I was chatting today about composting with a dear gardening friend when the subject of tilling came up. We laughed about how we tell people that we’re “lazy” gardeners who don’t want to work that hard in our gardens. While that’s a quick and easy answer, it’s really only a half-truth. The whole truth is that it’s simply not necessary (or desirable) to till garden beds. Turns out that Mother Nature knows how to mix soil with the best of them.
The compost that you add to the beds can be placed and spread out right on top of the soil; no mixing is needed. Let your friendly neighborhood worms do the heavy lifting for you. Worms are good at their job, and if you’re tilling with any regularity you could be killing up to 90% of your garden worms.
This isn’t a good thing (in case you were wondering). You want worms for decomposition, aeration, and filtration in the garden. Tilling also kills other beneficial creatures such as spiders. In the context of a garden, spiders are very desirable.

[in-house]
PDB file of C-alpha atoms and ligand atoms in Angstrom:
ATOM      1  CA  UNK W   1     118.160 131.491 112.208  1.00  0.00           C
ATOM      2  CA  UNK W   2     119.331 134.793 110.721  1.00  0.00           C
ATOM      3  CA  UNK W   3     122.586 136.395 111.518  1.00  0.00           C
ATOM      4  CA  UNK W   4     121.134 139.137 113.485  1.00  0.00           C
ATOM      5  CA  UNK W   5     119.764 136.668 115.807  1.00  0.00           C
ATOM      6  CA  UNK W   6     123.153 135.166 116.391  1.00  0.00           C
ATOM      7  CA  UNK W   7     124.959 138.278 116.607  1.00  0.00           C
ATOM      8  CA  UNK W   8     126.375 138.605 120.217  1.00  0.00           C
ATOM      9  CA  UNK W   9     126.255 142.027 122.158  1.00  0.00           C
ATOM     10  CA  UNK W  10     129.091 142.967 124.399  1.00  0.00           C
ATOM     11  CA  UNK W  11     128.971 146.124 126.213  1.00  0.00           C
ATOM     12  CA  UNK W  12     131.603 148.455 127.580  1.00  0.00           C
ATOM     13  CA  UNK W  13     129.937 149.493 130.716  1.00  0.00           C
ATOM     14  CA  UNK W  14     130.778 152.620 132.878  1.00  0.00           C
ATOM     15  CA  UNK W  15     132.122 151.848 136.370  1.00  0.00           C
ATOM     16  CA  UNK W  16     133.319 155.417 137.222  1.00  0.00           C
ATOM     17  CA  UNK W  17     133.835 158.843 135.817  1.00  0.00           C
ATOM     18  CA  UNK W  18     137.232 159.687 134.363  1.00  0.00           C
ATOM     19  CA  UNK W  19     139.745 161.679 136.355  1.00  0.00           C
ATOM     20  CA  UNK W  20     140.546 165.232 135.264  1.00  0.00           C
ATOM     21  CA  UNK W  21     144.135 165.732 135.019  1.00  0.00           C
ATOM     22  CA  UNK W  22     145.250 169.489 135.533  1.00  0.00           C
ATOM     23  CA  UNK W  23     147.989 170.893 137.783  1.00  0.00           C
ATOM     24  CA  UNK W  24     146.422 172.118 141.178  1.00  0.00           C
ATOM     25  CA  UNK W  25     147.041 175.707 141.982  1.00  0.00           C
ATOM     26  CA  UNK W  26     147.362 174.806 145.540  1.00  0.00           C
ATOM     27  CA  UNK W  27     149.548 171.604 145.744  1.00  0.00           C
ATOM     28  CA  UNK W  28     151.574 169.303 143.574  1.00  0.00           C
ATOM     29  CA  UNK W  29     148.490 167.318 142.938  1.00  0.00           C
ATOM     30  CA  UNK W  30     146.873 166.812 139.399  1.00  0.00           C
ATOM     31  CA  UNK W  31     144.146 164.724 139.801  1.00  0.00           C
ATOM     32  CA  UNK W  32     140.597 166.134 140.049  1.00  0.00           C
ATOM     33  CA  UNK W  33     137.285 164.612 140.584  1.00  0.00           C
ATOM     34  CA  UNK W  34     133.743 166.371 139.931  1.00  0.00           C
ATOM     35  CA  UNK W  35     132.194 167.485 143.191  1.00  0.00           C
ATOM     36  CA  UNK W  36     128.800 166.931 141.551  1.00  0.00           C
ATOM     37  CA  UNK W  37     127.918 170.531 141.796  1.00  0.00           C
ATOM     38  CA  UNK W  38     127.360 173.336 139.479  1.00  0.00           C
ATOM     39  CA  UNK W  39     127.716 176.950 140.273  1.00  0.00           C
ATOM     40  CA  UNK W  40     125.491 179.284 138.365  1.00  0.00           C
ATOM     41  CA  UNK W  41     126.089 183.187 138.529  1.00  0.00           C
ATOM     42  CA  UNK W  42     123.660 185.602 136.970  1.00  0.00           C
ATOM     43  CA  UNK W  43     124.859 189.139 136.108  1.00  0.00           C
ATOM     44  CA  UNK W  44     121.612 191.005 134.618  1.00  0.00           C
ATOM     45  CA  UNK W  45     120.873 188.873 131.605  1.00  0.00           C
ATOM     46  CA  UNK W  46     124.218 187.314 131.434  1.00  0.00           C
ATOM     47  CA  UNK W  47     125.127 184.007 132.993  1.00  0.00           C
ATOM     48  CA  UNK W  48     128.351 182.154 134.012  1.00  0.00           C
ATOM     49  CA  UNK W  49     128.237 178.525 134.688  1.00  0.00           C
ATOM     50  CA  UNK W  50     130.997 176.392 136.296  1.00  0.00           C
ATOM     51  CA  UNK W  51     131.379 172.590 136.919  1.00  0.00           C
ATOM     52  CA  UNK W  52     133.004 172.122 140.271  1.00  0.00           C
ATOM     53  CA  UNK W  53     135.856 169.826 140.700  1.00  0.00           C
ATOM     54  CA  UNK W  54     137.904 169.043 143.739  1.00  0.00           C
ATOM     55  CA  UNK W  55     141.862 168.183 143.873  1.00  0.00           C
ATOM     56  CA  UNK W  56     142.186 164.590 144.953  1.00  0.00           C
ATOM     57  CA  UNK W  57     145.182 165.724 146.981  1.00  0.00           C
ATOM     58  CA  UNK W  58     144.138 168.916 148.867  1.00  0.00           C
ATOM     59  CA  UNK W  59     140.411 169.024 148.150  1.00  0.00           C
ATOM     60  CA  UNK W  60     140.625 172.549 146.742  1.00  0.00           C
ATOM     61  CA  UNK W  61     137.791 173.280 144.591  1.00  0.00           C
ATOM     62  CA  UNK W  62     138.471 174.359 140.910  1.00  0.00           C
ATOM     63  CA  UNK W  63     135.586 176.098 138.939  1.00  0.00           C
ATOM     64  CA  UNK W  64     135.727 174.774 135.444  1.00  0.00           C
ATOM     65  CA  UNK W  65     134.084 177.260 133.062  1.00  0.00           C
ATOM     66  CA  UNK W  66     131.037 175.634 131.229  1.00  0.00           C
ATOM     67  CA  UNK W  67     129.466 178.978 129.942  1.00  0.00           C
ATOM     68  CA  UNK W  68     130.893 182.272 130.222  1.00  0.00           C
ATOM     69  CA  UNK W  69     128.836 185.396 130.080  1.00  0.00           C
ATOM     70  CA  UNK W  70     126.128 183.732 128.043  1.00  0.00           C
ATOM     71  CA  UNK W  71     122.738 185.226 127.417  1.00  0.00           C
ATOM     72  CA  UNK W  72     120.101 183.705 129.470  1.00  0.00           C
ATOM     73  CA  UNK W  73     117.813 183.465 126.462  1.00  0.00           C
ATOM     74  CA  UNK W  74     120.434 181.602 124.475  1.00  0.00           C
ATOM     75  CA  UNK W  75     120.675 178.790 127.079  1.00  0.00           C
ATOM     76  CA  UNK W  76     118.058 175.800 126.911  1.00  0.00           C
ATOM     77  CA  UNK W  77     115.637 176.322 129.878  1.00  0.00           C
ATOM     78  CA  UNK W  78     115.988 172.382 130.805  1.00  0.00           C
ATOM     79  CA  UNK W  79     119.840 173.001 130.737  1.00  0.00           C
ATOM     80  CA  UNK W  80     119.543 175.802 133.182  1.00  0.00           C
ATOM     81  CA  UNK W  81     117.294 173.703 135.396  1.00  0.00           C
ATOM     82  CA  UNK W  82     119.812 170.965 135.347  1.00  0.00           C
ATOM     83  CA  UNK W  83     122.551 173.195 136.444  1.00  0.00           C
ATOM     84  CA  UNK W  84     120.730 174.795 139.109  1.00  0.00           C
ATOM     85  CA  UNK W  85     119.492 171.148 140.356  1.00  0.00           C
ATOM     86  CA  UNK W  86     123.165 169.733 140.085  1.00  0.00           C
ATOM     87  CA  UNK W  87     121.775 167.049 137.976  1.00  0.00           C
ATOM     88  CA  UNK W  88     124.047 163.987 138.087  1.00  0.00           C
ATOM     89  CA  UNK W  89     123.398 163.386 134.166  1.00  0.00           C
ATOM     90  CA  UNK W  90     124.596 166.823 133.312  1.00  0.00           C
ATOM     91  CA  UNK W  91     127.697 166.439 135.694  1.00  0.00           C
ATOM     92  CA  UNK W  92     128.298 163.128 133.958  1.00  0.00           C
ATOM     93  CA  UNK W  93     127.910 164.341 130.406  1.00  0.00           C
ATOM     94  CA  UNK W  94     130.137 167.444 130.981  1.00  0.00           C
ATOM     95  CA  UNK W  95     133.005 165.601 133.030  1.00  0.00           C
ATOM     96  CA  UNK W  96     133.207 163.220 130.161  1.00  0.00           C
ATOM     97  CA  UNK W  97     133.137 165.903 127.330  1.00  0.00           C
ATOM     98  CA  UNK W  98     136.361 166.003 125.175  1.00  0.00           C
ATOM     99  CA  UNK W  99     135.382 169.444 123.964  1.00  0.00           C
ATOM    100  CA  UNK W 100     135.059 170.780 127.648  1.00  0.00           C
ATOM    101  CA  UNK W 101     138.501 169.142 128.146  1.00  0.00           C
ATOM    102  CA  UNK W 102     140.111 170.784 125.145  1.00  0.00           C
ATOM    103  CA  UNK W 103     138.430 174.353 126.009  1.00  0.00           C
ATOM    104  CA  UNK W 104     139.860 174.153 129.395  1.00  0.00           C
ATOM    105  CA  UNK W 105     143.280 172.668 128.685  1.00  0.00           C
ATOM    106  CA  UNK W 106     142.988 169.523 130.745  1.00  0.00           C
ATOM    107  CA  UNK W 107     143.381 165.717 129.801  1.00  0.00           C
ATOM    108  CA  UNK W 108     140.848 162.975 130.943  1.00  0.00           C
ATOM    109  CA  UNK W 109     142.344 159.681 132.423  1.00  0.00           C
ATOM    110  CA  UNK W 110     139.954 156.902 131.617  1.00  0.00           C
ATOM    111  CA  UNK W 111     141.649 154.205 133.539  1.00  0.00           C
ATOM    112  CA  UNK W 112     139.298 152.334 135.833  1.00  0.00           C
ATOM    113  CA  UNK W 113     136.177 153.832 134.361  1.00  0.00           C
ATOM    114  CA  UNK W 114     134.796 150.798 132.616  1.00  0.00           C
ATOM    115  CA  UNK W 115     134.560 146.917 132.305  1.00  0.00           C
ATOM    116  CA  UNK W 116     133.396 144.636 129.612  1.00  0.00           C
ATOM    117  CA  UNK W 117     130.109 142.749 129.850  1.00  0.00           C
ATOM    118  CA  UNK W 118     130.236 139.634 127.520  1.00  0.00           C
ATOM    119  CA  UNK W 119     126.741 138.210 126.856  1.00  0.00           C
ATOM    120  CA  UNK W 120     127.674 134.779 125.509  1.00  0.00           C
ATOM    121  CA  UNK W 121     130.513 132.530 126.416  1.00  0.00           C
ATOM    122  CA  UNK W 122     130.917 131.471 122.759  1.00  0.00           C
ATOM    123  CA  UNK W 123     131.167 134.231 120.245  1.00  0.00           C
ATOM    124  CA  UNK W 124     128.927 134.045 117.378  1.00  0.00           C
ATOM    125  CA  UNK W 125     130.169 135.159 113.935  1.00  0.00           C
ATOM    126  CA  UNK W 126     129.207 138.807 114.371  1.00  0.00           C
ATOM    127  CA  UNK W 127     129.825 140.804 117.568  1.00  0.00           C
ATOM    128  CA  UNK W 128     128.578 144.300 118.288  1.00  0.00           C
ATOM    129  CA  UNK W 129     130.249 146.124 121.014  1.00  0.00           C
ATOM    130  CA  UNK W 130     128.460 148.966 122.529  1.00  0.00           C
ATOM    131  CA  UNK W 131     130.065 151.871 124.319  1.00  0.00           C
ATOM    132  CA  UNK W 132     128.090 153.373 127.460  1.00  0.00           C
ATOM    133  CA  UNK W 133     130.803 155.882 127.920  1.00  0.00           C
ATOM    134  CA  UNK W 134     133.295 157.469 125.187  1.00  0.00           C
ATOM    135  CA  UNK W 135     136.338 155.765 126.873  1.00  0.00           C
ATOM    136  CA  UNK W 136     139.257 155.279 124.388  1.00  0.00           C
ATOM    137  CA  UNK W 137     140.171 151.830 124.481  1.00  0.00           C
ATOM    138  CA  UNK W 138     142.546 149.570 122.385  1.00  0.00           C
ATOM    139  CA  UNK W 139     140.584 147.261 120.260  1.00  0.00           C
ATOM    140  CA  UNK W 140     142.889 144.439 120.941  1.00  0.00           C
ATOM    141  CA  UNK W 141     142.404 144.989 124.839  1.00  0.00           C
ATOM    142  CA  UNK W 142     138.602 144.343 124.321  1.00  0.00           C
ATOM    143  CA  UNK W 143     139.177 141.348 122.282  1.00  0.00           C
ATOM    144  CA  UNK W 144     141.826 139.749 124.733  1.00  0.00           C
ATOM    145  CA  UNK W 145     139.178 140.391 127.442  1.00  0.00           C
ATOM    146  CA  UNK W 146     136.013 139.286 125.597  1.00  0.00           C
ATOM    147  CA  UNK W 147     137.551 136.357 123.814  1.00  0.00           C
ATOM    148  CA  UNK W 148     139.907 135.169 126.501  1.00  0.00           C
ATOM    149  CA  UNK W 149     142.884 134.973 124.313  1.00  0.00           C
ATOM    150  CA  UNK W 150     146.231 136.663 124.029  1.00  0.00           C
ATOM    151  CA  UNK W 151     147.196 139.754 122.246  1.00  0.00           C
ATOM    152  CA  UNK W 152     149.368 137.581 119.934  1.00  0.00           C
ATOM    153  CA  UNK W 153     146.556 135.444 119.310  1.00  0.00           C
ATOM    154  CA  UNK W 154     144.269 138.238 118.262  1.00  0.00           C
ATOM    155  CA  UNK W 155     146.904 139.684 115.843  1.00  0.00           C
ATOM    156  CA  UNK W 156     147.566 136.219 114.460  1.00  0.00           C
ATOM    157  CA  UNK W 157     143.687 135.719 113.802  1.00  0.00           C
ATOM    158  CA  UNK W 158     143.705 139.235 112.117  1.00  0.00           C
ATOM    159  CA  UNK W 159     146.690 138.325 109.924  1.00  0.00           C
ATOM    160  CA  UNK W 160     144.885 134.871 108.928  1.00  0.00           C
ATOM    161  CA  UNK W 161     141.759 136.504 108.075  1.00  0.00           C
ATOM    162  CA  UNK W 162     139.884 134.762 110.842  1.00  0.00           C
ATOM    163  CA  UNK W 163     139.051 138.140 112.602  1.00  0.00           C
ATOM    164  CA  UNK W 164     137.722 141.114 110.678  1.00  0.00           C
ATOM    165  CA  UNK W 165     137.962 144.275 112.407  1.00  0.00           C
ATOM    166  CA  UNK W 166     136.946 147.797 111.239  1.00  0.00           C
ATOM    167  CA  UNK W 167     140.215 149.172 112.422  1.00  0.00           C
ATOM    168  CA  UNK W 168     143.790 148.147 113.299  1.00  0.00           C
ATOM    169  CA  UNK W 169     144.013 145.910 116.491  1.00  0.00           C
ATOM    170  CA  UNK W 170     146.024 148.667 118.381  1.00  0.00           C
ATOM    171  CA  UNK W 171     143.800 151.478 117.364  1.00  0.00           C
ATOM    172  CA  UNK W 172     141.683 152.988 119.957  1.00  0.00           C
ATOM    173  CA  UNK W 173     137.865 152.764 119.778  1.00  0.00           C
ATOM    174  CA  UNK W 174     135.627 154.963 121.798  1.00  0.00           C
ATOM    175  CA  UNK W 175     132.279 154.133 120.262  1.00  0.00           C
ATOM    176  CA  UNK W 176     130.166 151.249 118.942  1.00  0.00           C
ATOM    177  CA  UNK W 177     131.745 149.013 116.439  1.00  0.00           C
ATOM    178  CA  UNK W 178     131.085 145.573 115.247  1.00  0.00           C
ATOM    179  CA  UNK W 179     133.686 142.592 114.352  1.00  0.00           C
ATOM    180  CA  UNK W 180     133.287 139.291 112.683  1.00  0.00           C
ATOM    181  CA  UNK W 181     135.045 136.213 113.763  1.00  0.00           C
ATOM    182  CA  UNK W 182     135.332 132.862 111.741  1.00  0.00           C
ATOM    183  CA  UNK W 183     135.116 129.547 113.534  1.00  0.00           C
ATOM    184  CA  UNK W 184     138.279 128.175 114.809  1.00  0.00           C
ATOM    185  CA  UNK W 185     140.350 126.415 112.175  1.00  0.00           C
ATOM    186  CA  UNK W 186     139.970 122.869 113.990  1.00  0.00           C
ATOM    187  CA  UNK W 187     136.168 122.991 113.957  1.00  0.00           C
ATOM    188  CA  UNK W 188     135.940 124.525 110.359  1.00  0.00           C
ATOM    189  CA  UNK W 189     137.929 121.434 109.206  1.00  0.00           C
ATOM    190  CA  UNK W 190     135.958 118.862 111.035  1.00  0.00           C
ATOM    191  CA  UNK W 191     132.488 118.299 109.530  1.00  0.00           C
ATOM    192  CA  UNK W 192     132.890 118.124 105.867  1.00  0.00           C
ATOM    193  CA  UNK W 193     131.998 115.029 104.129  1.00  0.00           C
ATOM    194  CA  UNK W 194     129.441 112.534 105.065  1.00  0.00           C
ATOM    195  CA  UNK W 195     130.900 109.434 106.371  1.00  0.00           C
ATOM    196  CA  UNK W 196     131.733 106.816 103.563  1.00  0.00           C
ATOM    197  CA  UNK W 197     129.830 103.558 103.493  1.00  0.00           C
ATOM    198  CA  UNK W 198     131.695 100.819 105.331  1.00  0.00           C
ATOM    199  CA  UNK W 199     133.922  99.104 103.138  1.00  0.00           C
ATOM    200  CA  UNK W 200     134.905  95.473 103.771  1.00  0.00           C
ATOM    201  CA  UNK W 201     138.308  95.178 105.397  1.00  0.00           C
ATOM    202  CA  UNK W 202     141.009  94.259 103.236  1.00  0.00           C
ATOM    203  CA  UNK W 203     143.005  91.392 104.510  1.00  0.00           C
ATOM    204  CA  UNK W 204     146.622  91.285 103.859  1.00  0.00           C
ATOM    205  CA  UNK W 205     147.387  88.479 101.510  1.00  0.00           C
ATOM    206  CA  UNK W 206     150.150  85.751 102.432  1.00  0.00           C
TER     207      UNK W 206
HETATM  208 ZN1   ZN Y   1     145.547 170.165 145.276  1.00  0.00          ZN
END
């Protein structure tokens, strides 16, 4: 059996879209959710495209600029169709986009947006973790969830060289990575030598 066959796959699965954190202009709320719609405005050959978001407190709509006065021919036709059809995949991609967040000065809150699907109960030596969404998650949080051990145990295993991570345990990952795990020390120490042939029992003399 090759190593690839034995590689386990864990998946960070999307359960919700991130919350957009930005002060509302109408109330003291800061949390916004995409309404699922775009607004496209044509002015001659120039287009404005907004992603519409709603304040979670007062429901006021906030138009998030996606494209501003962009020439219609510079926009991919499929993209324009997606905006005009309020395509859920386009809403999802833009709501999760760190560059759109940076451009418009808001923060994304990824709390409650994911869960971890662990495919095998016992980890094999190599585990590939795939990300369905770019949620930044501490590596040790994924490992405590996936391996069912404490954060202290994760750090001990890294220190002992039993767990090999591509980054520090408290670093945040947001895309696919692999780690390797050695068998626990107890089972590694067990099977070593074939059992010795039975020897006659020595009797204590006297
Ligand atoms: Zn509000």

While there’s nothing wrong with turning compost or other soil amendments into the first couple inches of soil, deep-tilling (roto-tilling) is somewhat of a controversial practice. Deep-tilling describes the slicing and dicing of soil particles over and over. And truth be told, roto-tillers have their place. If you need to break up that front lawn, go ahead and give it a go-over—but just once, OK? There are other instances that call for deep-tilling, but as a general practice, it’s taboo anymore.
So in one camp there are the gardeners who believe that tilling is a necessary procedure to help create a loamy soil. The gardeners in the other camp say that tilling breaks up the aggregates in the soil, not to mention messing with the relationship between mychorrhizae and plant roots. I personally fall into the no-tilling-gardener-category. But then, I’m kind of lazy.